Call For Guest Posts

2014-05-11 09.46.09Like many of my readers, I advocate for positive reform to child welfare policy so that all children can grow up in safe and secure families. To do so, I have shared the story of our own fight to bring our daughter home.

But I can’t effectively tell the story by myself because it is the story of thousands of families, millions of unparented children. I need your stories to be effective. I’ve already had guest posts from families stuck in the Russia ban, as well as the story of a mother who was stuck abroad for a year trying to bring her son home.

I have had a number of orphanage workers from around the world reach out with their stories, and I welcome guest posts from agencies and social workers too.

The most powerful posts are always the personal stories. I would love to publish yours. Please contact me to tell your story.

The Real Reason Why Some Charities Oppose International Adoption

rp_ChildrenDeservedfinal_B2-1024x362.jpgAn activist who opposes international adoption just wrote a post that is breathtaking in its honesty. She openly confesses her anger toward international adoption because it hinders her organization’s attempts at fundraising.

It is a striking admission because child welfare advocates have long argued that the real reason NGOs like UNICEF and Save The Children oppose international adoption is because of their focus on fundraising. But NGOs never admit that because fighting adoptions means condemning children to early death (or a life in the sex or drug trades at best) and that’s bad for their reputation as child savers, clearly. They usually fight adoption by grossly exaggerating concerns about adoption ethics, so it is refreshing to see anyone admit the real, underlying self-interest so openly.

So the NGOs actively work to keep all the kids in orphanages because they think the money families spend on adoption fees should go to the NGOs instead.

But without international adoption, would communities give more money to NGOs? I doubt it. Here’s why: families that have adopted internationally never forget about the children left behind. Adoptive families are far more active in fundraising for orphans because they feel those children left behind are part of their extended family.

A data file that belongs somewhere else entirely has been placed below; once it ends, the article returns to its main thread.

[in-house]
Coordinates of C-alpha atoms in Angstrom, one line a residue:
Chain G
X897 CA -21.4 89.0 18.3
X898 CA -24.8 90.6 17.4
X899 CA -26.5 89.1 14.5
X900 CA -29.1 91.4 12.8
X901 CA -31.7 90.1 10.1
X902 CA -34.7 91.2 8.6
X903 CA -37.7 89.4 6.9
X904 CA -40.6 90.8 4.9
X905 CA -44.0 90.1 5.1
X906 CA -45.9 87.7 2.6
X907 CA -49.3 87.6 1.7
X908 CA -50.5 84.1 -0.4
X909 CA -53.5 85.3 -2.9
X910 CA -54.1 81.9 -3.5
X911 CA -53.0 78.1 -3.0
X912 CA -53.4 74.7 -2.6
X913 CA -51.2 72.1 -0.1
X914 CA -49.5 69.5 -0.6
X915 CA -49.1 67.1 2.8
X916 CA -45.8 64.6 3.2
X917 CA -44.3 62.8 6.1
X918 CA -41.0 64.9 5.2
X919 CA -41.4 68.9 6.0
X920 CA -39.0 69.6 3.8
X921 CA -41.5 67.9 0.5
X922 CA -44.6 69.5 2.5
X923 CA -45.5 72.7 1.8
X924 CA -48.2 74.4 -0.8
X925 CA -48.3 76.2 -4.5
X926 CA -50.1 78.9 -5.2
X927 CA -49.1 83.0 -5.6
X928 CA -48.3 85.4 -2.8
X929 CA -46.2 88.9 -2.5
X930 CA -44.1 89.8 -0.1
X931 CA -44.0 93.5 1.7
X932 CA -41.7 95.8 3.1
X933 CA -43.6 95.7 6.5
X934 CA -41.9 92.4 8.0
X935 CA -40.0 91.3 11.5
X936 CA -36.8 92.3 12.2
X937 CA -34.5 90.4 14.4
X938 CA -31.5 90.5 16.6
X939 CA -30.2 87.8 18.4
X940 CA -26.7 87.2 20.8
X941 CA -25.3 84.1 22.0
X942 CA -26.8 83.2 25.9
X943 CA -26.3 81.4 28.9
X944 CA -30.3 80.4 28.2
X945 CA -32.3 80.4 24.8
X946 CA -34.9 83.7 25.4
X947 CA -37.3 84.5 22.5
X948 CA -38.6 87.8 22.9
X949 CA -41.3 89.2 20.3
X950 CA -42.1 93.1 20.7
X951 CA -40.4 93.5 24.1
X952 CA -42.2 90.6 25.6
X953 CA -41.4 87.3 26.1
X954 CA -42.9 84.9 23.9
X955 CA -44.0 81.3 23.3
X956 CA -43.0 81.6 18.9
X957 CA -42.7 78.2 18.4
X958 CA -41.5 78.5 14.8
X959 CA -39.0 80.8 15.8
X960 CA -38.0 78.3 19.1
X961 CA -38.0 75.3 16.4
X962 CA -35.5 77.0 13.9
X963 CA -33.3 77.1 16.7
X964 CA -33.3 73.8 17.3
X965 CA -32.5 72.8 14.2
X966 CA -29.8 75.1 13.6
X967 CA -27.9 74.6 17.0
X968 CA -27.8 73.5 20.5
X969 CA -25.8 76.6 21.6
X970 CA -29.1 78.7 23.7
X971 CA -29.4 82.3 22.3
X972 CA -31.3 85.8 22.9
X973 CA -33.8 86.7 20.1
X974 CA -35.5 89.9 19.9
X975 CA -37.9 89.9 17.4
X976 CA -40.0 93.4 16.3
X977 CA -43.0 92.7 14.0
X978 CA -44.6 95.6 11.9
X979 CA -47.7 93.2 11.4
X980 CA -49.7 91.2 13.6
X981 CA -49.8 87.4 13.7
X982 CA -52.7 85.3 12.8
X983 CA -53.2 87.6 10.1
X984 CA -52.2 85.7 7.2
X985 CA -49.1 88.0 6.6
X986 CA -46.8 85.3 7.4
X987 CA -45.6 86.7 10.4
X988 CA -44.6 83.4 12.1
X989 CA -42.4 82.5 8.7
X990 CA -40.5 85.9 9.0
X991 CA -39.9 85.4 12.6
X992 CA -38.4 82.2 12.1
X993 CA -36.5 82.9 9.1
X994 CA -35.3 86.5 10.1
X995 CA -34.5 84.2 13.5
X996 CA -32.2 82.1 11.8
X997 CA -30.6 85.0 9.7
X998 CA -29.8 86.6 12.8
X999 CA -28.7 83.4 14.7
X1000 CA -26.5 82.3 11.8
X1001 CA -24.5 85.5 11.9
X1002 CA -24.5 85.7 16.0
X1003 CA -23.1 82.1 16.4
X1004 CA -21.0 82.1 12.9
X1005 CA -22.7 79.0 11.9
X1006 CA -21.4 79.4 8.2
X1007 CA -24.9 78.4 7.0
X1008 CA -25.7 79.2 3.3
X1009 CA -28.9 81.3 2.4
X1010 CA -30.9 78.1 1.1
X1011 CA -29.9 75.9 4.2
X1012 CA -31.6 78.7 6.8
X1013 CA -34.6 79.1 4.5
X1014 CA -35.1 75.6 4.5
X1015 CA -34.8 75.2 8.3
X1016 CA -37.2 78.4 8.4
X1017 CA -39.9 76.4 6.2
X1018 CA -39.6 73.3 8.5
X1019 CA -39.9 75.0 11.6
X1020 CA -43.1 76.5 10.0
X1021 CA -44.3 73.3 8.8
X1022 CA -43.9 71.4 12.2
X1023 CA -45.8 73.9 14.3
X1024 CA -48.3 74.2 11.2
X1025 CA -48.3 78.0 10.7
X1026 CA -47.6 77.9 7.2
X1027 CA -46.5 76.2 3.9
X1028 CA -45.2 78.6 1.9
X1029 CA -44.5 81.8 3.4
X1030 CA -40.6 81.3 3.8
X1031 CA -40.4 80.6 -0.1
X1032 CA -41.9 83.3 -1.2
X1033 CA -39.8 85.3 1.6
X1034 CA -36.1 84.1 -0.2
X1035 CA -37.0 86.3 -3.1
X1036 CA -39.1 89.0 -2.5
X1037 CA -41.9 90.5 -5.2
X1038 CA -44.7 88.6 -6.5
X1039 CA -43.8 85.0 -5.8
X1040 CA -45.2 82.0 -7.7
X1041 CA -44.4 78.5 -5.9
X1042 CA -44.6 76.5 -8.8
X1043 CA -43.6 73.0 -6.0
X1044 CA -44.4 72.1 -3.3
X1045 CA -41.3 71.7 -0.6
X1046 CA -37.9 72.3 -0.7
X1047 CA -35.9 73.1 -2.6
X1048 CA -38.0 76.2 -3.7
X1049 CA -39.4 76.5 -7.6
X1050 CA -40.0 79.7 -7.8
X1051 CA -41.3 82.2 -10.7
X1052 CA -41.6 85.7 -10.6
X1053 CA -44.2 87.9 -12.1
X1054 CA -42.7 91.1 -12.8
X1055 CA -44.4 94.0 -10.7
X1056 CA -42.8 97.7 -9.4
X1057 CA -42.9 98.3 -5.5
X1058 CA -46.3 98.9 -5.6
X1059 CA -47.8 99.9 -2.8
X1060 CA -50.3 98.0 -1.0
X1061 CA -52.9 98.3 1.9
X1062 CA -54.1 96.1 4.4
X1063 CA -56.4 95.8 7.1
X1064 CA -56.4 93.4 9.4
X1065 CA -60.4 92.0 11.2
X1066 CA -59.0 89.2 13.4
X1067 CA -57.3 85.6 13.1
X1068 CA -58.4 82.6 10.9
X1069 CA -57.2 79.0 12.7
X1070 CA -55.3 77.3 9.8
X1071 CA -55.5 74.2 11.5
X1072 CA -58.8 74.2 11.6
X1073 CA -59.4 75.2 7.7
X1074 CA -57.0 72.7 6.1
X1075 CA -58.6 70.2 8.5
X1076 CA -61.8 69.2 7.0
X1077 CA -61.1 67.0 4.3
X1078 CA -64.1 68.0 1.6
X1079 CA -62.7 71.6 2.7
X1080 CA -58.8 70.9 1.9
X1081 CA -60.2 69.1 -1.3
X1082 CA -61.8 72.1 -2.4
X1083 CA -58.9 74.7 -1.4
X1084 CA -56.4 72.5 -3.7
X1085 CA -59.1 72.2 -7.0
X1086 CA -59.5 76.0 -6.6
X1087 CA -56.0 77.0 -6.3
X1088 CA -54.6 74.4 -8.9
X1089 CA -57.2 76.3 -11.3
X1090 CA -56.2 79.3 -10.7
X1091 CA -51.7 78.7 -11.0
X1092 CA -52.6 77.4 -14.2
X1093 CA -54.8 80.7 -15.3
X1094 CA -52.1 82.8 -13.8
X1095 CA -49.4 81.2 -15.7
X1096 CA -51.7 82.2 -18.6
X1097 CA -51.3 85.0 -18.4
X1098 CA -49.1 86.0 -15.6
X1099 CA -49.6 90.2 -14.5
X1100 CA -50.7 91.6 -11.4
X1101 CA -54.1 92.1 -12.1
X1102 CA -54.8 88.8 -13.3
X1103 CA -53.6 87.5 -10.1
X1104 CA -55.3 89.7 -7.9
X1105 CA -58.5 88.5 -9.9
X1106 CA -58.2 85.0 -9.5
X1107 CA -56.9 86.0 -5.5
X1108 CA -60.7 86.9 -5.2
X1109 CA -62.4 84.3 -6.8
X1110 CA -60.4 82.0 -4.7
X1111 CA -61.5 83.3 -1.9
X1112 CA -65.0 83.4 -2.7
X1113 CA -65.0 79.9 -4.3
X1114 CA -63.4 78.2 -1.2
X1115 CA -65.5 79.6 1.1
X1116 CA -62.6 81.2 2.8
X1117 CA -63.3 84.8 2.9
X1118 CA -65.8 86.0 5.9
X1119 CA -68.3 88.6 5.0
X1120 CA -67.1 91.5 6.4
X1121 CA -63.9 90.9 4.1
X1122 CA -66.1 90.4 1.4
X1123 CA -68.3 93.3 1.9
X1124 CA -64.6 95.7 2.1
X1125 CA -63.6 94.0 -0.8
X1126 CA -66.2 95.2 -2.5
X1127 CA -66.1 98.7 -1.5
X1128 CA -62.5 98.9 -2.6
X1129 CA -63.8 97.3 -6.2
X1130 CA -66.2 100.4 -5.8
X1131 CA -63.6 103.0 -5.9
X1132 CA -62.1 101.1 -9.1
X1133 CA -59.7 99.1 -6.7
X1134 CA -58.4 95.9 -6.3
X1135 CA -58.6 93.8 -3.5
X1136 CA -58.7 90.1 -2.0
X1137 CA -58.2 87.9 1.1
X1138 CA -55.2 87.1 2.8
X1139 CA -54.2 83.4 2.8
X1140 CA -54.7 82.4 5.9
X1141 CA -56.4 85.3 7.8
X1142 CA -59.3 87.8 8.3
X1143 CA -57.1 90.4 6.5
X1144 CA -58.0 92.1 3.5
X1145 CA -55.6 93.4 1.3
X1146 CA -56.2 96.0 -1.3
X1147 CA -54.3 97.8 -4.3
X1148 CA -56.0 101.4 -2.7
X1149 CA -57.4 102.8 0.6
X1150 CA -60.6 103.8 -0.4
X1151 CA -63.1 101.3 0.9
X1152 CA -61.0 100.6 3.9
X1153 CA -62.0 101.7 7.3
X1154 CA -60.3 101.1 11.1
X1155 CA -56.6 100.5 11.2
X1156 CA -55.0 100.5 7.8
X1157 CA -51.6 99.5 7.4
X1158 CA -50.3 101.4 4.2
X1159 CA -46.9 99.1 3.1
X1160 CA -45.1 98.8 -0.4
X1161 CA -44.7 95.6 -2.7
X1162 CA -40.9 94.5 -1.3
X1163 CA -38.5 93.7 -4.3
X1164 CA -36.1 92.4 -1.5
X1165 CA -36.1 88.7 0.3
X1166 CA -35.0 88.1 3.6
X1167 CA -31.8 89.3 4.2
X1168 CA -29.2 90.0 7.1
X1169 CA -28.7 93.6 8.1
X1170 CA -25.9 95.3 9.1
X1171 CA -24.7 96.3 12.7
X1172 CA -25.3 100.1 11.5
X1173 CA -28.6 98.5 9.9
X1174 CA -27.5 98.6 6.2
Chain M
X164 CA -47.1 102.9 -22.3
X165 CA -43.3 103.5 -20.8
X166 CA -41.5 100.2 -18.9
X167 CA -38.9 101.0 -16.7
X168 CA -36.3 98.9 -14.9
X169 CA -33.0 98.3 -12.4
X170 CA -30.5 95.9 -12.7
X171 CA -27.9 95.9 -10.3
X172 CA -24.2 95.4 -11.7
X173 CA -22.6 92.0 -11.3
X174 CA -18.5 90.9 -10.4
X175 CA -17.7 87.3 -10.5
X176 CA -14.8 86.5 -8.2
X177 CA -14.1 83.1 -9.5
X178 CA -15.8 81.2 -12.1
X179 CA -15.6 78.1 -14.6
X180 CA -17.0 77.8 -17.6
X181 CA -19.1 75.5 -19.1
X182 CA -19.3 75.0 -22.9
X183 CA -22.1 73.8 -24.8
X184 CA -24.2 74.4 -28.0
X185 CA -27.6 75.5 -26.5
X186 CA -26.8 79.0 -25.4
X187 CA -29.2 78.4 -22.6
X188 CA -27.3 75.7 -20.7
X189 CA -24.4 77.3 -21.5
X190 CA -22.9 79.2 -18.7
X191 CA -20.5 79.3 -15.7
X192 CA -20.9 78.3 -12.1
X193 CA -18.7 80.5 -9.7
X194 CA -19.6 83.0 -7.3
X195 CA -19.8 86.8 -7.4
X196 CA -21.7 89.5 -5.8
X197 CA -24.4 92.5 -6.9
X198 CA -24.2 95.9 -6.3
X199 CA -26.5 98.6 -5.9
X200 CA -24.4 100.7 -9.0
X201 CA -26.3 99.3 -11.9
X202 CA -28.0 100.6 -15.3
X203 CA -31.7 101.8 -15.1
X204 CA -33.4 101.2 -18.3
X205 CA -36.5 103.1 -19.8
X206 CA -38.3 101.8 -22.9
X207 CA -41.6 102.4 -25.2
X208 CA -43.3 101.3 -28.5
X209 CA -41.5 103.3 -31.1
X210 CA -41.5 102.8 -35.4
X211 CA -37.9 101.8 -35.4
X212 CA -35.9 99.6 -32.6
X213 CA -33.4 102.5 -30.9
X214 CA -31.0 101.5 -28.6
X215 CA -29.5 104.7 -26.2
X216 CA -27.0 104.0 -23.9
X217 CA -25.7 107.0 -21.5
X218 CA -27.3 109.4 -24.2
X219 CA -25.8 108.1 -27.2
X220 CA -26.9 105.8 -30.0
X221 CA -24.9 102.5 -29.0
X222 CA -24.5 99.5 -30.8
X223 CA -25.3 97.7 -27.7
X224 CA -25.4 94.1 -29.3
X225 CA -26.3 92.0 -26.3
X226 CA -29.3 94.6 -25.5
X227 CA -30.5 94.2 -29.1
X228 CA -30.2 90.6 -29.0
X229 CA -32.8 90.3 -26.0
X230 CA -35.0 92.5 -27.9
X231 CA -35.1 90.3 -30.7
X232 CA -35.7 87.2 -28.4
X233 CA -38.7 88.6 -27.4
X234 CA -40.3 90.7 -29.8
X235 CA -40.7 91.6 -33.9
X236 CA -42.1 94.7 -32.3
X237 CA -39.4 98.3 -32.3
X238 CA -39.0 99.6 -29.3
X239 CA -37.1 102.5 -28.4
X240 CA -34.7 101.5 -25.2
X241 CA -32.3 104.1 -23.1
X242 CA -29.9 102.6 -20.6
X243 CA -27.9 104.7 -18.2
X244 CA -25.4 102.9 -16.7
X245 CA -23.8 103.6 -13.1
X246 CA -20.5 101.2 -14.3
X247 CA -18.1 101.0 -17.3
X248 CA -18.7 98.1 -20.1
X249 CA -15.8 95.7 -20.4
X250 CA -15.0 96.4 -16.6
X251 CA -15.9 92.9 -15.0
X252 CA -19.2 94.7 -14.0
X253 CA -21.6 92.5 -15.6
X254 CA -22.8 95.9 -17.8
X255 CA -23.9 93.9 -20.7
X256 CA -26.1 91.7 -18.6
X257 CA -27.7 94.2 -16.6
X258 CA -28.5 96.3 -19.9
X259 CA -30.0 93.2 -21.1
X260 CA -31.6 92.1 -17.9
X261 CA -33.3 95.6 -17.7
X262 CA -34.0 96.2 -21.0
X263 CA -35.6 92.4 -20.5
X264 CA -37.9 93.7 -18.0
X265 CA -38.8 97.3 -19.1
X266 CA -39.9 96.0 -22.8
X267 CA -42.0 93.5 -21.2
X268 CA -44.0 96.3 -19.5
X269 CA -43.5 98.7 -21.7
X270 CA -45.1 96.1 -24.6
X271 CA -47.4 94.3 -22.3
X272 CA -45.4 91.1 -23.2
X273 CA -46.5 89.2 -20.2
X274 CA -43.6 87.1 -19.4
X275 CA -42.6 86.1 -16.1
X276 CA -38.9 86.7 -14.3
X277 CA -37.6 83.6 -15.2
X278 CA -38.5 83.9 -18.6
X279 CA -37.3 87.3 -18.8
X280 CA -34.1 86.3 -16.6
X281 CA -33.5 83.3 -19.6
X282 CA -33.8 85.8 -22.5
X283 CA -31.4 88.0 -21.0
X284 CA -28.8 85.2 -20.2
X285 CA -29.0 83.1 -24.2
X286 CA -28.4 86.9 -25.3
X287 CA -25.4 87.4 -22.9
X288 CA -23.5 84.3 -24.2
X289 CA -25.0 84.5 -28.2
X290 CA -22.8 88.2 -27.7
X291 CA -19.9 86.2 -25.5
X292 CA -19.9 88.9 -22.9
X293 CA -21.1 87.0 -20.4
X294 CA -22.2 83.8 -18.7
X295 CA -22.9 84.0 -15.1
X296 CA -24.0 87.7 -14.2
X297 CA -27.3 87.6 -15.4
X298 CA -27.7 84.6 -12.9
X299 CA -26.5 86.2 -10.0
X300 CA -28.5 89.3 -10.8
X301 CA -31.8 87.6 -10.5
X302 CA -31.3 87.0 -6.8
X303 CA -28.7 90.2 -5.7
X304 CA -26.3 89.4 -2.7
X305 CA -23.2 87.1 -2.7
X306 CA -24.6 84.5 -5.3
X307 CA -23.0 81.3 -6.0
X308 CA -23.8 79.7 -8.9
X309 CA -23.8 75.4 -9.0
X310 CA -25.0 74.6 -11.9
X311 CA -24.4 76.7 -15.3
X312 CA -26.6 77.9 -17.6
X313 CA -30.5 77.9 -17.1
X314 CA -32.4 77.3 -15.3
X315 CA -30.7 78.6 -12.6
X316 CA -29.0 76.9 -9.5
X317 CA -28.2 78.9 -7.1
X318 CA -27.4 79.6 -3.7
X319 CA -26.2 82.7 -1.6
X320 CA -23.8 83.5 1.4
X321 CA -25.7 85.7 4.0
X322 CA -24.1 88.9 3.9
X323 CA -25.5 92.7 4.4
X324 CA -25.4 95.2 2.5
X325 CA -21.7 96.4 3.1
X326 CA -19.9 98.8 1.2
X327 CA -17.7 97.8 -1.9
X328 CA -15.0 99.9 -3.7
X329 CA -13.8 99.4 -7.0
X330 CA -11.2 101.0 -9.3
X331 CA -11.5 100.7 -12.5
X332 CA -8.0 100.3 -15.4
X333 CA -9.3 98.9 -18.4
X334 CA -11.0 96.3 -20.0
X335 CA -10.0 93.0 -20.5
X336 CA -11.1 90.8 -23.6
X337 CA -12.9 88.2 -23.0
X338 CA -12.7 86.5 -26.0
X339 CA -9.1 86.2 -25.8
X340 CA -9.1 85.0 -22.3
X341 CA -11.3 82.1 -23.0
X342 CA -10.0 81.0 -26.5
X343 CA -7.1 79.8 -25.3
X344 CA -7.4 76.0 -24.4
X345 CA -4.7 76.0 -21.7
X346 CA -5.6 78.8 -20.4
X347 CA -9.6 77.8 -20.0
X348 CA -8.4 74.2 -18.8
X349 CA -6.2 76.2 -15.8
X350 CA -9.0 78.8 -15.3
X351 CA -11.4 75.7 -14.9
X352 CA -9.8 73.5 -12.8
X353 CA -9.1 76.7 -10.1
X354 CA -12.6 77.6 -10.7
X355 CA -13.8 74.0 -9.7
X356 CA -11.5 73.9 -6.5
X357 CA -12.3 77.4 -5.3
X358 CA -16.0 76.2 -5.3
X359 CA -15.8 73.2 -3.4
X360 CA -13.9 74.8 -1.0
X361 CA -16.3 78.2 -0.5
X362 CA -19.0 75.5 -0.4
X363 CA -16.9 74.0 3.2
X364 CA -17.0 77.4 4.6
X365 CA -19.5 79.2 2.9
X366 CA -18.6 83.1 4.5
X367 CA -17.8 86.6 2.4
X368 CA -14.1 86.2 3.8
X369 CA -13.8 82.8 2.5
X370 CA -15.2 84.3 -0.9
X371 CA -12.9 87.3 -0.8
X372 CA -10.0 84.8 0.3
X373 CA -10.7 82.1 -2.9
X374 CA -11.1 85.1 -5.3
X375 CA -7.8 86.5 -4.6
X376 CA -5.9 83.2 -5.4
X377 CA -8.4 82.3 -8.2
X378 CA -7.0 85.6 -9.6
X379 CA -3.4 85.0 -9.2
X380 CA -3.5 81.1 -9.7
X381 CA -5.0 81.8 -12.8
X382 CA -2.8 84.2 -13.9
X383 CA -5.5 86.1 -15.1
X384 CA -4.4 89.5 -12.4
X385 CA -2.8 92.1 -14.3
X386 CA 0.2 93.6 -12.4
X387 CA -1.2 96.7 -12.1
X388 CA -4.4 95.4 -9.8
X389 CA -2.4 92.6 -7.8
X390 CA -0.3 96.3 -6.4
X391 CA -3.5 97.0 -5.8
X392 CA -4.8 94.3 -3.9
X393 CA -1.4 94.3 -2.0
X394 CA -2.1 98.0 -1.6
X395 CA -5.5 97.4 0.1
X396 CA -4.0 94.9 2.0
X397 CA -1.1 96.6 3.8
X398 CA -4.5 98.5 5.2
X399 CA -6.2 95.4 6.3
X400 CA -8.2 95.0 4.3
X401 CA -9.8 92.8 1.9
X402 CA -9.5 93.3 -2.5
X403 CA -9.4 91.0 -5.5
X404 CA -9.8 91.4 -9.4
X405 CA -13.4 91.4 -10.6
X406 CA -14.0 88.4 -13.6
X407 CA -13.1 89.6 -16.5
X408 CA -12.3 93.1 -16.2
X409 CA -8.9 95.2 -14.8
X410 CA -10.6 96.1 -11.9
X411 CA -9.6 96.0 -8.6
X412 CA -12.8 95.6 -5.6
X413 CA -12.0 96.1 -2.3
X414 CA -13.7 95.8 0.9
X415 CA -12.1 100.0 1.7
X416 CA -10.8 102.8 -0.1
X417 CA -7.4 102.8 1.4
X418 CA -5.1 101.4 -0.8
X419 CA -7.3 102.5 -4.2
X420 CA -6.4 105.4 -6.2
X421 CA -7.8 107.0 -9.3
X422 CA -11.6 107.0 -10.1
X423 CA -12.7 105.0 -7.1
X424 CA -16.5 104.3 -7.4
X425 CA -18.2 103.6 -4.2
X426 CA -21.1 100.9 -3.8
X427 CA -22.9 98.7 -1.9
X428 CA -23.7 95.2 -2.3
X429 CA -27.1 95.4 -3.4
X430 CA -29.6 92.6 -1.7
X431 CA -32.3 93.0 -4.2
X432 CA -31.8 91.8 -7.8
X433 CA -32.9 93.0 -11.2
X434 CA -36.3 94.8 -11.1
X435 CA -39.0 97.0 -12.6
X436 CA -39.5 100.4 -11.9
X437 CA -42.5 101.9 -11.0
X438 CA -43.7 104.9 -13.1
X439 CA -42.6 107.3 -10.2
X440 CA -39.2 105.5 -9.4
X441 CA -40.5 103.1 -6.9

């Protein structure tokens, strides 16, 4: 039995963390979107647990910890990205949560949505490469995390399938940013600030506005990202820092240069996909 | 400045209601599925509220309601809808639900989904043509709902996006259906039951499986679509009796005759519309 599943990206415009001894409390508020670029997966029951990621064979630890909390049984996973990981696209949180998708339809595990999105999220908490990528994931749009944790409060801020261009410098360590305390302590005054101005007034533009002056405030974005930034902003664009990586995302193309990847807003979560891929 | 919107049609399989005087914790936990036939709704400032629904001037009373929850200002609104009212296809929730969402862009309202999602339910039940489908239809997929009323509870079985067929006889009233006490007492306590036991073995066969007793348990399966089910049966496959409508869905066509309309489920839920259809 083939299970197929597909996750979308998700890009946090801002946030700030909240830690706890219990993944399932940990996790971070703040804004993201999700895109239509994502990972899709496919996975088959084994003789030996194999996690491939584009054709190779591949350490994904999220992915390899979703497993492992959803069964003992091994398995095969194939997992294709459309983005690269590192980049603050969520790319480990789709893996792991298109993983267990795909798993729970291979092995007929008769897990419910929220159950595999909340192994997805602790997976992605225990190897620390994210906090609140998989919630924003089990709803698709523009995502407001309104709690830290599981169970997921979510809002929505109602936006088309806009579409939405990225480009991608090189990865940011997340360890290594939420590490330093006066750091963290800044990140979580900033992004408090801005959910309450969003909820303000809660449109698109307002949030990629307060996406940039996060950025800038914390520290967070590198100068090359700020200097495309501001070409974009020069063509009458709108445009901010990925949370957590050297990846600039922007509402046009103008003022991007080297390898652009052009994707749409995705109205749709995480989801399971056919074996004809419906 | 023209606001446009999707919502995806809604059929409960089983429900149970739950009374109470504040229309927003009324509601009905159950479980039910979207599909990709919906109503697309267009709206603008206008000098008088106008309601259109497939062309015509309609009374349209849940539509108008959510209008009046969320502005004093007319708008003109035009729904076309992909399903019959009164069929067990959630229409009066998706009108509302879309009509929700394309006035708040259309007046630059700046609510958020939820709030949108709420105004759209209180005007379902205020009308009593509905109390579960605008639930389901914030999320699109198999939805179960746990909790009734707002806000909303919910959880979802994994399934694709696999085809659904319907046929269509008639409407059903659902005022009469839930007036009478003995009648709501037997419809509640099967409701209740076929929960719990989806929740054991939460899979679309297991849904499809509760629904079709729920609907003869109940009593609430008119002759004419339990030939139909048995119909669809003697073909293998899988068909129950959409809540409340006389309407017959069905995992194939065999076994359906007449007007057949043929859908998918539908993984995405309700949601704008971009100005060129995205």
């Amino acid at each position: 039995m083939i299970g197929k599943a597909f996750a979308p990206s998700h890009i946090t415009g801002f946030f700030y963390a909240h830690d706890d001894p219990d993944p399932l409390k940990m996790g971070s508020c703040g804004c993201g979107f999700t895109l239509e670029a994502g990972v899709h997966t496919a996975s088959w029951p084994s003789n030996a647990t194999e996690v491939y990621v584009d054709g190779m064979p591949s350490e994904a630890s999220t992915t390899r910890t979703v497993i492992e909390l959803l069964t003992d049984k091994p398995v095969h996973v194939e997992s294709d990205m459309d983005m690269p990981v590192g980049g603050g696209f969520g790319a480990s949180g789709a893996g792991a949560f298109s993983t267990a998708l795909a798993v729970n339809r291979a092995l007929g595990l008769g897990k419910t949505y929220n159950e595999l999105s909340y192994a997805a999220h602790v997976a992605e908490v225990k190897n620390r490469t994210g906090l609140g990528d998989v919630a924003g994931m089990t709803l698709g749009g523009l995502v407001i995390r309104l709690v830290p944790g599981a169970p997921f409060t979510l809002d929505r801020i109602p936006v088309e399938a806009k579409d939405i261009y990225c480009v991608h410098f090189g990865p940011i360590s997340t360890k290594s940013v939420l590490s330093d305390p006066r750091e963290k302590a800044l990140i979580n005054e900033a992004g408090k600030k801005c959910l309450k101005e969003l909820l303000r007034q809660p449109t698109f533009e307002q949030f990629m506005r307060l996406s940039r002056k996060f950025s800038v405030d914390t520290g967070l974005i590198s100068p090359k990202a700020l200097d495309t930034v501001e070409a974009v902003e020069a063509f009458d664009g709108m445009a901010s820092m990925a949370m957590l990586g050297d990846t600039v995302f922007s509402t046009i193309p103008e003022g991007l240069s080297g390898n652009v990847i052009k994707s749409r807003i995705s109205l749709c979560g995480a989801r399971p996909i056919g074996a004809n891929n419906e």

By restricting international adoption, these NGOs are actually discouraging some of the most active fundraisers from donating to them. They should promote adoptions and actively educate adopted children and their families to be ambassadors for those countries in their communities back home.

But they’re not that smart. In fact, this is how small-minded they are: the blogger in question writes about how the babies in the orphanage she runs are dying left and right. But instead of drawing the logical conclusion—maybe they shouldn’t be in orphanages—she scapegoats international adoption.

Her acrobatic, dishonest argument is that supporting international adoptions requires too much time and paperwork from the orphanage staff, and such time and energy could have been used to provide more care to children, and with that care the children wouldn’t have died.

But this particular orphanage’s country isn’t even allowing international adoptions right now. Moreover, her orphanage is in a remote part of the country, which makes it unlikely that adoptions were ever processed there in any significant numbers, as does the fact that the orphanage’s funder is vehemently opposed to adoption.  And frankly, let’s be real: adoption paperwork is not so intensive that it results in such gross neglect that it kills children.

So her argument against allowing orphanages to spend time on international adoptions is complete hyperbole. Bullshit, in other words. I agree with her that bureaucracy is killing kids; but it’s killing them by NOT processing adoptions.

If you’ve had  experience with UNICEF or another NGO’s hostile stance toward adoption, add your voice to this blog.